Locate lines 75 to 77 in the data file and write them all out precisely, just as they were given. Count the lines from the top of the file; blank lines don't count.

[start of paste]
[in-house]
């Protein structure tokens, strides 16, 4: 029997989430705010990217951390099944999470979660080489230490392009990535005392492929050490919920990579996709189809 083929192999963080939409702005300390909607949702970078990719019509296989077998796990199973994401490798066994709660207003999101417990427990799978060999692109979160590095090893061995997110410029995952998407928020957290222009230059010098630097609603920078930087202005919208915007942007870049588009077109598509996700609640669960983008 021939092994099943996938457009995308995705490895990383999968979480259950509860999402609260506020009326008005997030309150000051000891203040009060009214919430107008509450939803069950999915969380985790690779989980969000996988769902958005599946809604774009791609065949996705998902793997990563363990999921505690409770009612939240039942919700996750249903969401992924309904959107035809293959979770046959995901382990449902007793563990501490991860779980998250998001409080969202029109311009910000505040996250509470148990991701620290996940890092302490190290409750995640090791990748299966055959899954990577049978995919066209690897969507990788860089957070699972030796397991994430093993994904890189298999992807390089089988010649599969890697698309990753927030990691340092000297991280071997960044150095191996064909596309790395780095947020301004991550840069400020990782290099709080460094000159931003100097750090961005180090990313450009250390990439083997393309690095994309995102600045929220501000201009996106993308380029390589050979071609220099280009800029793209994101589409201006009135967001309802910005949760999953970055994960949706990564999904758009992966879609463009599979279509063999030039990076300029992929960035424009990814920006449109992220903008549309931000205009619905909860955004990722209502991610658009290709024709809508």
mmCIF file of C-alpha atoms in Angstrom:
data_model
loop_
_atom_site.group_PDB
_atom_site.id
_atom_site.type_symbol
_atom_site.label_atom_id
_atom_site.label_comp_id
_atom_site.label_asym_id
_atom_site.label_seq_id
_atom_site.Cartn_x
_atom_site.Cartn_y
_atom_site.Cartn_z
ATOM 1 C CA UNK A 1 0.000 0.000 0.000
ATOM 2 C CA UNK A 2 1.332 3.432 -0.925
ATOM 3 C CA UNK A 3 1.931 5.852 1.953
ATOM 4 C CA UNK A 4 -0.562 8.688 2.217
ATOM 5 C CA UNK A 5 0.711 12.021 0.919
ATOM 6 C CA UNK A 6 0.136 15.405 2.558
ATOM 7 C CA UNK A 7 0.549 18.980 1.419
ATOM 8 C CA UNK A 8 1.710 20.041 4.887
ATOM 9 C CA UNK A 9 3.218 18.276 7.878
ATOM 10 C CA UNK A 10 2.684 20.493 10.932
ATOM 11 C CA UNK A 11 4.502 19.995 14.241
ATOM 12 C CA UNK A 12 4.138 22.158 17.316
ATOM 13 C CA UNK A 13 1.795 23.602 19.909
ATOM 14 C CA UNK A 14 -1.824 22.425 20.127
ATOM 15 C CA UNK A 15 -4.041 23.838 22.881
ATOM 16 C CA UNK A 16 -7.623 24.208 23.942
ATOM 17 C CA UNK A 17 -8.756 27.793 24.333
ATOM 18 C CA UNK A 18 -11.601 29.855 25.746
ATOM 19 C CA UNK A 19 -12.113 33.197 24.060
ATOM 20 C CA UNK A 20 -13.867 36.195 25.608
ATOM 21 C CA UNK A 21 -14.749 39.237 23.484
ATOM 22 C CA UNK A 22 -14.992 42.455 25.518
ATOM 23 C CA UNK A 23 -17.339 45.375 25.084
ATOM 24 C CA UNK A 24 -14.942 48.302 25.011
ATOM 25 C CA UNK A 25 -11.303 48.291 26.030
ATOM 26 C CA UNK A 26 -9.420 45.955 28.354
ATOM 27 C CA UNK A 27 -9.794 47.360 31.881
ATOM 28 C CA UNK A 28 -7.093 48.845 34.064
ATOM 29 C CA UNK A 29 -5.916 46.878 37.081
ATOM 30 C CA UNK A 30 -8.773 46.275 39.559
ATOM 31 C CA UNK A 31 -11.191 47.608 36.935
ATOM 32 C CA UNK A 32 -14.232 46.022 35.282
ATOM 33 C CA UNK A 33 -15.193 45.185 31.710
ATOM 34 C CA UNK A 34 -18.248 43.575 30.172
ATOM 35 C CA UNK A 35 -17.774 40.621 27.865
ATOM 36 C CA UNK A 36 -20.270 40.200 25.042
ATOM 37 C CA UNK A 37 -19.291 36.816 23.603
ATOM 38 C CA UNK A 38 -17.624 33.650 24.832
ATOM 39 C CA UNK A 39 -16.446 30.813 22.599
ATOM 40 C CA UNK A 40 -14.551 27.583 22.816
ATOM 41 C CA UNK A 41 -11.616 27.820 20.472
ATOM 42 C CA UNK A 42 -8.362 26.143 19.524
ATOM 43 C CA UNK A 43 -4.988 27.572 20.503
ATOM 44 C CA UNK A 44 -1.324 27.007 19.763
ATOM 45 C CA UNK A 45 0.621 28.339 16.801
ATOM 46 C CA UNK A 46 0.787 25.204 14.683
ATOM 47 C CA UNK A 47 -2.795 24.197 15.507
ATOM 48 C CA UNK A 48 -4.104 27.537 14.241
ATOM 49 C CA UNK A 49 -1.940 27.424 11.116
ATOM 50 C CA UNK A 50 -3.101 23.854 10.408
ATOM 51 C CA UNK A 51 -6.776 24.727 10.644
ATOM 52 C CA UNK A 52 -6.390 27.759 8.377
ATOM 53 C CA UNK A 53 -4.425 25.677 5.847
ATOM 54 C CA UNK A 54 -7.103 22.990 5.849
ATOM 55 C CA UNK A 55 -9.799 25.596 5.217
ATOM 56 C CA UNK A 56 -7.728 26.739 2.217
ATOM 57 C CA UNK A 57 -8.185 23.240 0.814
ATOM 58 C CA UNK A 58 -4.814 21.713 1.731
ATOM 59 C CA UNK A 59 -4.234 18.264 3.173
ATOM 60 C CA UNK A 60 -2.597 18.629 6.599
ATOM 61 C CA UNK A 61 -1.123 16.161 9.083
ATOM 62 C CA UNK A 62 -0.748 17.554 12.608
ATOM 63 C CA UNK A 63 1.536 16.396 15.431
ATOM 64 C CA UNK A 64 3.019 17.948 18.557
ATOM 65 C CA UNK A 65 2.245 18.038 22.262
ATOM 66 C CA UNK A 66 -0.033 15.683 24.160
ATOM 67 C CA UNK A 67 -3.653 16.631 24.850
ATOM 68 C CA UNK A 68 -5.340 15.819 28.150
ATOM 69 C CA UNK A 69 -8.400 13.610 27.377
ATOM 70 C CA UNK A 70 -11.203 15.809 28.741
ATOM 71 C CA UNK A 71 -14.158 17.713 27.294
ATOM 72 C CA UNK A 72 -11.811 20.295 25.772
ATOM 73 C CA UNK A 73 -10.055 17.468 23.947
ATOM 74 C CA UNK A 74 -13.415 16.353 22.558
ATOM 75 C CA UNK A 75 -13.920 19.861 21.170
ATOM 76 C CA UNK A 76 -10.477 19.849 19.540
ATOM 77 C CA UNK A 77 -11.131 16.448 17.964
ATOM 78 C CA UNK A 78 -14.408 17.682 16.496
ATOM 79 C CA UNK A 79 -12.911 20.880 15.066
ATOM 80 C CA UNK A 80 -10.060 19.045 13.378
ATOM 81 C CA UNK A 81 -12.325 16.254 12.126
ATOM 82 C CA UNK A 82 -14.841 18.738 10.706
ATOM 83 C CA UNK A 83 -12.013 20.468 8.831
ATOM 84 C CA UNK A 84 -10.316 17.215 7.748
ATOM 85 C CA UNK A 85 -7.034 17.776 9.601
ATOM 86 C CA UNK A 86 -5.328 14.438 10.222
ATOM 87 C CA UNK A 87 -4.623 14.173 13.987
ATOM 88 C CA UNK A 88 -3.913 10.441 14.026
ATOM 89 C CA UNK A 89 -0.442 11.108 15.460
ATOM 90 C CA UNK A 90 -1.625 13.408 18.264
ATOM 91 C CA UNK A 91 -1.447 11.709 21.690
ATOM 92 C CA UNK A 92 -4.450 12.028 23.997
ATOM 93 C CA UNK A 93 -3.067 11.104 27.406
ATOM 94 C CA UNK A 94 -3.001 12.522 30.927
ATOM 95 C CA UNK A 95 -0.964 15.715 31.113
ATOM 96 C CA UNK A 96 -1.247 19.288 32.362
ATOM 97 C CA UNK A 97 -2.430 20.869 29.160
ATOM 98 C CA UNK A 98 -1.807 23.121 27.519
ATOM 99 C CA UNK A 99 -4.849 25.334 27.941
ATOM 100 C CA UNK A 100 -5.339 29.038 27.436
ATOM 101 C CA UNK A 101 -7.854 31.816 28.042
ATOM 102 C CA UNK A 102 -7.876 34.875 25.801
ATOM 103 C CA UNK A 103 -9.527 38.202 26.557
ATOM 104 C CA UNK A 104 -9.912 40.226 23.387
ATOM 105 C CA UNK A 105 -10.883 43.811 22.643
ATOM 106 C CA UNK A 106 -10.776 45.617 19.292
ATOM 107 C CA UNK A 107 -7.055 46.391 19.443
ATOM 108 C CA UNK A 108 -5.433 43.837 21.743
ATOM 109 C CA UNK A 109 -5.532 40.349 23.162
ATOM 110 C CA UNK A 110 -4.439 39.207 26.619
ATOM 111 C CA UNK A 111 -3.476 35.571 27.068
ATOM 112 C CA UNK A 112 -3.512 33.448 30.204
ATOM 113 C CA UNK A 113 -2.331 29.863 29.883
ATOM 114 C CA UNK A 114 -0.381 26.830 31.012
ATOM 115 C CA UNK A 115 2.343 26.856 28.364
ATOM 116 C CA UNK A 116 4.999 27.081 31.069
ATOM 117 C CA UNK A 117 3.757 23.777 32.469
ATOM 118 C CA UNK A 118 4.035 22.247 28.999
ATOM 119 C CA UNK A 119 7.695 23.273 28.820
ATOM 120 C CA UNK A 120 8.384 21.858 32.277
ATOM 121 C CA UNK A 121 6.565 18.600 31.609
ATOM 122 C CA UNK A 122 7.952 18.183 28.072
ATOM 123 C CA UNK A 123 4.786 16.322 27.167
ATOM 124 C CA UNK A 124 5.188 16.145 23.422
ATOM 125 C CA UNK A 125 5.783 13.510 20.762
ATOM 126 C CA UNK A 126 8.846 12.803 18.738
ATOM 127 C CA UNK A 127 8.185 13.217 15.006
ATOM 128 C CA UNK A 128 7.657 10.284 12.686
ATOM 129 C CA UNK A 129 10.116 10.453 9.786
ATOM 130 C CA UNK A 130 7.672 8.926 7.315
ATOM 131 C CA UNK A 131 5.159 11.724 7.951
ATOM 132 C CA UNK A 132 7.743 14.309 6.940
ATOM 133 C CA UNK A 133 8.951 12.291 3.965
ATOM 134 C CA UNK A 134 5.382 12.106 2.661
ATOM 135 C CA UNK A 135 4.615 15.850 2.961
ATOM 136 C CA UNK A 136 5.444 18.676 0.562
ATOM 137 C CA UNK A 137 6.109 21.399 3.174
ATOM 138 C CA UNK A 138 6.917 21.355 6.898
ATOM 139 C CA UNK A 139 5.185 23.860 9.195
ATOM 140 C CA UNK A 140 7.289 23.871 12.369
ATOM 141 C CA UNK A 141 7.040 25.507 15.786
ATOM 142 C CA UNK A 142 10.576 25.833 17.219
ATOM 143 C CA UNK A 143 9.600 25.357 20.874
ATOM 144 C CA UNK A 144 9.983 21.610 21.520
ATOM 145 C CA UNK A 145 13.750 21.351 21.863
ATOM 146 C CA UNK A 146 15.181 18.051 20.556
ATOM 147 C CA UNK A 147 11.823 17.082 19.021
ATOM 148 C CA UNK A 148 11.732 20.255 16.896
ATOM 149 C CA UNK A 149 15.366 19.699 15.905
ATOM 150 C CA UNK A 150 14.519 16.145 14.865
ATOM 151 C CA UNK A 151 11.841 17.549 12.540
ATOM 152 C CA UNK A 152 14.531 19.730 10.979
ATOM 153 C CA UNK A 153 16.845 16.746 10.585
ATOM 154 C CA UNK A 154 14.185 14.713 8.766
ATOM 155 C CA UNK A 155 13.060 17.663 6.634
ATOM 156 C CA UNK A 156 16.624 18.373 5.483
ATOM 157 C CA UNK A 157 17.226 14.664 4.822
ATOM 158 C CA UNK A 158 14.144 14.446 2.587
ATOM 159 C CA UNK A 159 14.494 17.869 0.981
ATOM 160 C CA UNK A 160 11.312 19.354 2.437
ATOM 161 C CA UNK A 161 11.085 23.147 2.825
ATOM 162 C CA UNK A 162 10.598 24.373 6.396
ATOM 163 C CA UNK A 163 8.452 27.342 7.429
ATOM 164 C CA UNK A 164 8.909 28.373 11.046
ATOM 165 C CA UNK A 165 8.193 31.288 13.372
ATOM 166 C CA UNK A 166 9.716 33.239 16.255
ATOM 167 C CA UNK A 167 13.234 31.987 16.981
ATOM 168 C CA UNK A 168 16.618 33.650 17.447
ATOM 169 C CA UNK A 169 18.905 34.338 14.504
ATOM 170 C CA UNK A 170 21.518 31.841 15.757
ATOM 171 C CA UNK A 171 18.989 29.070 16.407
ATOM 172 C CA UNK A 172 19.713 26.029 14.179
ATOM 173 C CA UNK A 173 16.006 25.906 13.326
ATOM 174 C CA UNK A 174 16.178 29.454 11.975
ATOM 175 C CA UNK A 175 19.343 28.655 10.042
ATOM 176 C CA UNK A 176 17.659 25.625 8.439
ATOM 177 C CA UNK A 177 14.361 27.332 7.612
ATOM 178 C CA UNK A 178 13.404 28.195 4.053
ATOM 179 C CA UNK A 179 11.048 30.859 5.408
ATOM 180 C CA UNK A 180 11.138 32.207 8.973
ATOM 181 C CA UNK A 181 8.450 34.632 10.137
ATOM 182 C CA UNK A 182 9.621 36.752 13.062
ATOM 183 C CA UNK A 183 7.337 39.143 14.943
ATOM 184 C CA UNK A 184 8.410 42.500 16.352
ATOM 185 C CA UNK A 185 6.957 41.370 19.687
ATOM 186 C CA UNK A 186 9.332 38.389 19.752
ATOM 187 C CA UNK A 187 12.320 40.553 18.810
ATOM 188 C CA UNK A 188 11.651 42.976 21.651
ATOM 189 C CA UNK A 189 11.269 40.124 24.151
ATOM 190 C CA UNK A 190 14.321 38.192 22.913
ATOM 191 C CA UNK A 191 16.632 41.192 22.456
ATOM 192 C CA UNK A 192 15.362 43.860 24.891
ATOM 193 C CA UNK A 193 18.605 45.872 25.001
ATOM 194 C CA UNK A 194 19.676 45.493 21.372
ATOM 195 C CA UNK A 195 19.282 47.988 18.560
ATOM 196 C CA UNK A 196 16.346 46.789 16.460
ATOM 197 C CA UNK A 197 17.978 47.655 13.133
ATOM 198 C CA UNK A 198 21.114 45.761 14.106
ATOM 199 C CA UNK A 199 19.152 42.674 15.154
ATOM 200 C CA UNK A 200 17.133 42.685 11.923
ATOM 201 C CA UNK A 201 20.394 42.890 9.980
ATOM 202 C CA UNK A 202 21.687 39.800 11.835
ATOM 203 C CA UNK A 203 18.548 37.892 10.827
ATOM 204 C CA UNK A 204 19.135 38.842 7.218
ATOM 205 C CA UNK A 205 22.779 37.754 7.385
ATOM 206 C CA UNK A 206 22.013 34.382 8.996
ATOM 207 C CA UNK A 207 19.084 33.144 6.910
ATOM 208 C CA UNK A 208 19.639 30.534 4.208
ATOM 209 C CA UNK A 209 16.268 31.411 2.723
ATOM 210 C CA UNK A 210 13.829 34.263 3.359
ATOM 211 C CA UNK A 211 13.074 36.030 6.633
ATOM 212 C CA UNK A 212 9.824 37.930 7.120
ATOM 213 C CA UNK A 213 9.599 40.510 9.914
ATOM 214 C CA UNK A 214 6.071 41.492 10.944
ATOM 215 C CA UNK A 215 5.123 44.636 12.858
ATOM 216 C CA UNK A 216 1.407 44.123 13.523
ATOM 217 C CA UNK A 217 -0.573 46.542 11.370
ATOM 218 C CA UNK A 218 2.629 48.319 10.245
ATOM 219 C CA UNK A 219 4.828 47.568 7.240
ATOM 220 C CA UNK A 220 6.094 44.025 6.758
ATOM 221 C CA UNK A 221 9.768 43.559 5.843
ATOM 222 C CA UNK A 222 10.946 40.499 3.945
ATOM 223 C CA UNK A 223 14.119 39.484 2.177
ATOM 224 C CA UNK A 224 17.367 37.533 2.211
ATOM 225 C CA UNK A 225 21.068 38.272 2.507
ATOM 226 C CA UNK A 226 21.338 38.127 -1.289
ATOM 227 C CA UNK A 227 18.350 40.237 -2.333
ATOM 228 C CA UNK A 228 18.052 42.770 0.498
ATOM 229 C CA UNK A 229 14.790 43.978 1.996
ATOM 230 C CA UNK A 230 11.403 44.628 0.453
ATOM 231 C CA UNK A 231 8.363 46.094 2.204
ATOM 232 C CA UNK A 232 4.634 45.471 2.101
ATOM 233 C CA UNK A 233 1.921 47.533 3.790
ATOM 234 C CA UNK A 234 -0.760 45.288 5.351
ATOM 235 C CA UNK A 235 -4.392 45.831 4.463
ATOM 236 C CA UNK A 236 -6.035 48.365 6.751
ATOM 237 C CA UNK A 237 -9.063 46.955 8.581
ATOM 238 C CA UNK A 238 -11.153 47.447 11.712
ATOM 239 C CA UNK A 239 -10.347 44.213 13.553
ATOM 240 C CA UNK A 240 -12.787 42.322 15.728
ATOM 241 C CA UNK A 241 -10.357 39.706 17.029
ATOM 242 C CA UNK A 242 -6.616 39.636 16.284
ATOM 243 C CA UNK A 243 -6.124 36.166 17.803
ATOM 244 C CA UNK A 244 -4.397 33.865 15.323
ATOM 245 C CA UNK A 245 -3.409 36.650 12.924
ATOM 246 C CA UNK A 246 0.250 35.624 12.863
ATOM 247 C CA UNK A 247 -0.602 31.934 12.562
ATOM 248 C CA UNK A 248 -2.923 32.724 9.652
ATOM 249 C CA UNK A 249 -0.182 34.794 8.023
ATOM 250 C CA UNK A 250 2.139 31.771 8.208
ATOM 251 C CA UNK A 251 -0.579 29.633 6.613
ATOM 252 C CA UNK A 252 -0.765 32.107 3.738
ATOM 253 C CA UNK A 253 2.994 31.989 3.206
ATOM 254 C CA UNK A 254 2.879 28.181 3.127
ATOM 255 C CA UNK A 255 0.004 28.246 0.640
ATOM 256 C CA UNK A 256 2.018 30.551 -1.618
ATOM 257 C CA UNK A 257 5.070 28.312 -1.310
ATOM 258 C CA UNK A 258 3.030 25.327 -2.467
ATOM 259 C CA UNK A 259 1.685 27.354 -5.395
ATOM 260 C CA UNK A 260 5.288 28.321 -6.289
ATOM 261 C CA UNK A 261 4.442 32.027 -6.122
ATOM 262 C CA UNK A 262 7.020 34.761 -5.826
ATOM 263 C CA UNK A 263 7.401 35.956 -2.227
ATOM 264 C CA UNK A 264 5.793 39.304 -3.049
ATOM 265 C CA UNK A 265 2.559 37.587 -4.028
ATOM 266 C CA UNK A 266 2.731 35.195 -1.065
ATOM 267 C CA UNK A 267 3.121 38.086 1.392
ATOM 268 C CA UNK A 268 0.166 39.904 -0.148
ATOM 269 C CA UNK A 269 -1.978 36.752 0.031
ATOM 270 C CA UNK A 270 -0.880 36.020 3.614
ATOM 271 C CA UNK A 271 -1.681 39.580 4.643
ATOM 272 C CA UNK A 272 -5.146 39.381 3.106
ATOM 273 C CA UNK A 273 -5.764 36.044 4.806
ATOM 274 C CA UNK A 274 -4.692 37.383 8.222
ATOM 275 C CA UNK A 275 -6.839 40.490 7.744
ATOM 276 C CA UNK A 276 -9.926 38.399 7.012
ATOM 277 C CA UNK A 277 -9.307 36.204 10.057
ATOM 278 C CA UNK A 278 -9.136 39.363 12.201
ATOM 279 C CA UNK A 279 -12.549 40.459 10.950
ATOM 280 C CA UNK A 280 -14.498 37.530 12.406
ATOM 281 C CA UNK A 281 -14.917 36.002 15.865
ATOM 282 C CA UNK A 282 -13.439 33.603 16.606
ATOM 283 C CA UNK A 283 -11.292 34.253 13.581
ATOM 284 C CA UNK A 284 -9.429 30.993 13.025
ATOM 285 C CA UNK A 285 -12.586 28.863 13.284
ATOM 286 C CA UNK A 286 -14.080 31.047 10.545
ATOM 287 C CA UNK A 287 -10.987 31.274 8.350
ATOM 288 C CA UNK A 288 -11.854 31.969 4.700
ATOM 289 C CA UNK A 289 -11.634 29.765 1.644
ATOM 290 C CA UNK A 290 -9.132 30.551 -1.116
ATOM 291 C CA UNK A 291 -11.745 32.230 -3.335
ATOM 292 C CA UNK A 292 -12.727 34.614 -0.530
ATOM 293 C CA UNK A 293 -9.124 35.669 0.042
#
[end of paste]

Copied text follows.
ATOM 60 C CA UNK A 60 -2.597 18.629 6.599
ATOM 61 C CA UNK A 61 -1.123 16.161 9.083
ATOM 62 C CA UNK A 62 -0.748 17.554 12.608